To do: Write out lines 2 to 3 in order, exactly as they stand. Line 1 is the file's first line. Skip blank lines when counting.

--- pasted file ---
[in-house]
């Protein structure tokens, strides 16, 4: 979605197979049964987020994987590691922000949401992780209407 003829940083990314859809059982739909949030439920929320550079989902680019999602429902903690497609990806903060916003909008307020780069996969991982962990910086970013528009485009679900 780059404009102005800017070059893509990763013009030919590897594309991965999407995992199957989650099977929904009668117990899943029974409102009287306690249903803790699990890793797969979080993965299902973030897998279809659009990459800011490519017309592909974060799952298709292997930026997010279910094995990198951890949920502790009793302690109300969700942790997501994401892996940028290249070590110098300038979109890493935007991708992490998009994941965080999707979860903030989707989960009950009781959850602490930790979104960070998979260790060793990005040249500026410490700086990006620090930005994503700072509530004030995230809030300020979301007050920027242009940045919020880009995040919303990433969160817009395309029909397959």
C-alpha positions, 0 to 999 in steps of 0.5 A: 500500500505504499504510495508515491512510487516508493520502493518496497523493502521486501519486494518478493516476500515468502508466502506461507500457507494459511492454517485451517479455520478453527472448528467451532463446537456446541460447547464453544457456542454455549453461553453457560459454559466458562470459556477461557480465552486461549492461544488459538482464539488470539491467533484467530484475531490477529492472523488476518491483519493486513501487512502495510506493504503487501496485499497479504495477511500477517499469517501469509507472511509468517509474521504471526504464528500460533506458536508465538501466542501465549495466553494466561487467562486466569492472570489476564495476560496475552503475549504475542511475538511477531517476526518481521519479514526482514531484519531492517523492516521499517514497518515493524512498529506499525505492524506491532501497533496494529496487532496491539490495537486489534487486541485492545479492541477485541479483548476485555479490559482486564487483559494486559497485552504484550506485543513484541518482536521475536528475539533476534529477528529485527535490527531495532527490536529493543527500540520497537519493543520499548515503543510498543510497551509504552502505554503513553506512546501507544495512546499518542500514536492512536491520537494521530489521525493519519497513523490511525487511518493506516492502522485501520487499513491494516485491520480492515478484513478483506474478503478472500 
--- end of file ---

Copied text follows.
């Protein structure tokens, strides 16, 4: 979605197979049964987020994987590691922000949401992780209407 003829940083990314859809059982739909949030439920929320550079989902680019999602429902903690497609990806903060916003909008307020780069996969991982962990910086970013528009485009679900 780059404009102005800017070059893509990763013009030919590897594309991965999407995992199957989650099977929904009668117990899943029974409102009287306690249903803790699990890793797969979080993965299902973030897998279809659009990459800011490519017309592909974060799952298709292997930026997010279910094995990198951890949920502790009793302690109300969700942790997501994401892996940028290249070590110098300038979109890493935007991708992490998009994941965080999707979860903030989707989960009950009781959850602490930790979104960070998979260790060793990005040249500026410490700086990006620090930005994503700072509530004030995230809030300020979301007050920027242009940045919020880009995040919303990433969160817009395309029909397959």
C-alpha positions, 0 to 999 in steps of 0.5 A: 500500500505504499504510495508515491512510487516508493520502493518496497523493502521486501519486494518478493516476500515468502508466502506461507500457507494459511492454517485451517479455520478453527472448528467451532463446537456446541460447547464453544457456542454455549453461553453457560459454559466458562470459556477461557480465552486461549492461544488459538482464539488470539491467533484467530484475531490477529492472523488476518491483519493486513501487512502495510506493504503487501496485499497479504495477511500477517499469517501469509507472511509468517509474521504471526504464528500460533506458536508465538501466542501465549495466553494466561487467562486466569492472570489476564495476560496475552503475549504475542511475538511477531517476526518481521519479514526482514531484519531492517523492516521499517514497518515493524512498529506499525505492524506491532501497533496494529496487532496491539490495537486489534487486541485492545479492541477485541479483548476485555479490559482486564487483559494486559497485552504484550506485543513484541518482536521475536528475539533476534529477528529485527535490527531495532527490536529493543527500540520497537519493543520499548515503543510498543510497551509504552502505554503513553506512546501507544495512546499518542500514536492512536491520537494521530489521525493519519497513523490511525487511518493506516492502522485501520487499513491494516485491520480492515478484513478483506474478503478472500 